I carry my camera with me at all times, always going for that perfect shot. In the winter, I’m obsessed with the birds visiting the feeder but in the summer, I’m gaga for the flitty, flighty butterflies, moths and bees that come checking out the garden. And basically, any other interesting bug within my sightlines.
I hit the jackpot in June when I spent the whole day on the Kalamazoo Valley River Trail near the Nature Center. I was a volunteer at the rest stop for a local fundraiser; a bicycle tour with routes for 15 miles, 33 miles, 61 miles and 100 miles. It was a beautiful day to be out-of-doors and the rest stop was in a lovely location. We had a lot of flowering plants and shrubs and milkweeds so the insect life was active.
I’m not very good at identifying butterflies since there are so many that look alike. I’ll take a stab at naming them but let me know if I’m wrong and I’ll be happy to make the correction.
Great Spangled Fritillary- This guy was very large, about 3-4 inches of wingspan and very good about posing for me. He or she hung out with the milkweed. What a beauty.
Viceroy Butterfly – You can tell he’s not a Monarch because of the black stripe that goes through the hindwings. The Monarch Butterfly has no stripe. this photo was taken at Bishop’s Bog, with wonderful nature trails that run through a relic bog. (A relic bog is a microclimate made up of tundra plants, better suited for a more northern climate. This bog was created when the glaciers from the last ice age melted. )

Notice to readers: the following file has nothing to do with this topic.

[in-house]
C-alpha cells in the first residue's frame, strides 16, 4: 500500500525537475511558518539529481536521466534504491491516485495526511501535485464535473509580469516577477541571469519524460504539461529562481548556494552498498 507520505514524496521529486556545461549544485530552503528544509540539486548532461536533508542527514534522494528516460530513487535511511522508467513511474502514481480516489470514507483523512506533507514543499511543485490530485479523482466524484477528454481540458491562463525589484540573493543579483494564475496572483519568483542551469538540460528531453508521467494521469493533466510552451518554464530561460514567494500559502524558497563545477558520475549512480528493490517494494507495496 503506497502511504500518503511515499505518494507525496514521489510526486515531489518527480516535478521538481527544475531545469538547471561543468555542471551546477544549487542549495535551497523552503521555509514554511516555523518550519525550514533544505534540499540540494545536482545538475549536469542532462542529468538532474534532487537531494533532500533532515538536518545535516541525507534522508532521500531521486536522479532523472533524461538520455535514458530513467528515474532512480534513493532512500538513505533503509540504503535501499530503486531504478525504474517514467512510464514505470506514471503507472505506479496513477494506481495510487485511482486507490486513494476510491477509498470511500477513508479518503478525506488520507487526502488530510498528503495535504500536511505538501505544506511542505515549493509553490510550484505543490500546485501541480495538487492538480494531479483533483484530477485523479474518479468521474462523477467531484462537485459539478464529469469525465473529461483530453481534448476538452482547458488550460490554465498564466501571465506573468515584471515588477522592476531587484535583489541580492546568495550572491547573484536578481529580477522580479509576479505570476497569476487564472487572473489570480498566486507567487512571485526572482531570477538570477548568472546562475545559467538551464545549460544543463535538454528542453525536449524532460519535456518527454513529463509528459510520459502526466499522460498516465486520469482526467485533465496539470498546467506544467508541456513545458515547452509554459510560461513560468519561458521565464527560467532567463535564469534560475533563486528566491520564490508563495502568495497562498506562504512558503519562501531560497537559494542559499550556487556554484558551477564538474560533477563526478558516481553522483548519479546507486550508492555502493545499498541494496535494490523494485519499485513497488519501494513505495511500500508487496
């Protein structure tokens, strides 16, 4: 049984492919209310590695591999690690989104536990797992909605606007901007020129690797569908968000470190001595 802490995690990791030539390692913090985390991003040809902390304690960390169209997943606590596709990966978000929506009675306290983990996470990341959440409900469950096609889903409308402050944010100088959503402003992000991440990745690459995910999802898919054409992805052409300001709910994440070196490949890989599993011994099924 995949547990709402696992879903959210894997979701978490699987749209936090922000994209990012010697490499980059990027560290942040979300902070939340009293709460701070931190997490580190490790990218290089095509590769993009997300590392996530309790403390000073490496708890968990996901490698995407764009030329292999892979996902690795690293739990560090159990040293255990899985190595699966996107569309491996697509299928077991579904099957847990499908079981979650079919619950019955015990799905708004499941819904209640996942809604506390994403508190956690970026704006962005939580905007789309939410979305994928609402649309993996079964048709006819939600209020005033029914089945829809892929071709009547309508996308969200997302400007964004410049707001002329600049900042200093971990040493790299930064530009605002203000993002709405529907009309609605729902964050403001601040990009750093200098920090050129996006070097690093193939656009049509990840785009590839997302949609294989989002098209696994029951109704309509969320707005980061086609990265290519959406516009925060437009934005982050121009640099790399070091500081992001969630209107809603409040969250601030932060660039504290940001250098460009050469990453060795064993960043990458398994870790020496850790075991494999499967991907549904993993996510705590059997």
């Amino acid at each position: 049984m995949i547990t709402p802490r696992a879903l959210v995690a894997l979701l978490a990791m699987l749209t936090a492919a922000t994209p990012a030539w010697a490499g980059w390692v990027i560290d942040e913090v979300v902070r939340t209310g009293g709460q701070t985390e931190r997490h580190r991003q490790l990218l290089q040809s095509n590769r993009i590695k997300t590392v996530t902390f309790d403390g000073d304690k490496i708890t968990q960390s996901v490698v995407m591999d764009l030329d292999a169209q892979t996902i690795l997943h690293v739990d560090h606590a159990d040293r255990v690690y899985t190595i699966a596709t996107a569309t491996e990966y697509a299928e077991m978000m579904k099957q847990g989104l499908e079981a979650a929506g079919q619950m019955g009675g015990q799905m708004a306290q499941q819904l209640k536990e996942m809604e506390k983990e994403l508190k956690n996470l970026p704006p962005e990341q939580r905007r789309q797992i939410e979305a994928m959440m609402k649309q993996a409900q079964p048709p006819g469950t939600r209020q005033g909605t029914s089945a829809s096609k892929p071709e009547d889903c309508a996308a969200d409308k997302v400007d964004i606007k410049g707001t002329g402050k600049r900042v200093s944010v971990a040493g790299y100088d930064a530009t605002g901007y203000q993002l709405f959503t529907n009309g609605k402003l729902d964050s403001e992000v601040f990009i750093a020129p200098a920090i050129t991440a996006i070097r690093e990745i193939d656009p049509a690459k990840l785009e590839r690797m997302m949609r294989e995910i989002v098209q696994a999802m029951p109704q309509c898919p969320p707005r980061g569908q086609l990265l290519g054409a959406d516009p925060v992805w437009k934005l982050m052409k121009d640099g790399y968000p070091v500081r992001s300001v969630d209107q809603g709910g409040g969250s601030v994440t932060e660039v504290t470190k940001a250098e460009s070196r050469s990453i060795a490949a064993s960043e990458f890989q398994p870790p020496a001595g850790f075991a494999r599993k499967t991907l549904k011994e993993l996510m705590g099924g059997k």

Northern Pearly Eye - There were several of them flitting in and out of a nearby garbage recepticle so I’m assuming that there must have been something that attracted them. Maybe an apple core or banana peel?
I was fascinated by this festive moth. It looked as though he had been put together from the parts of 3 different insects. He had a bright orange head, iridescent blue body and soft brown wings. The Virginia Ctenuchid moth is his name and he and several of his buddies were attracted to a flowering shrub with small white blossoms.
Least Skipper – Very tiny, only about an inch at the most. These little guys were all around the milkweed and other flowering native flowers, zipping in between the plants and barely stopping. I love the wing formation when resting, with the lower wing horizontal and upper wing almost vertical.
Eastern Comma – about 2 1/2 inches across. Though I had seen pictures of Commas and Questionmarks and thought these butterflies had the greatest names, I had never actually seen one before. I was very excited to get this photo!
Cabbage Butterflies puddling. Butterflies gather at mud puddles to drink the water and dissolved nutrients from the soil. This puddle had more mud than water but there were still several whites taking advantage of the damp ground.
Clymene Moth - I was visiting Fernwood Botanical Gardens and while hiking the nature trails looking for the St. Joseph River, I almost stepped on this striking moth. I thought he looked like a race car or a supersonic jet – with racing stripes.
Silver Spotted Skipper – Last weekend I decided to visit the 5 Senses Garden here in Kalamazoo. There was a beautiful patch of blue salvia with at least 20 or 30 of these little butterflies zipping around. It was difficult to catch them at rest and impossible to take a photo with the wings extended. They just wouldn’t settle down. The size was about 2 1/2 inches which is large for a skipper.
Swallowtail – I’m guessing that it is a Spicebush Swallowtail but I’m not sure. I was taking photos of a local community garden and when I saw him flitting by, followed him to the nearby drainage ditch to grab this shot. Everyone thinks that Monarchs are the royalty of the butterfly world, but I think that Swallowtails are so much more regal.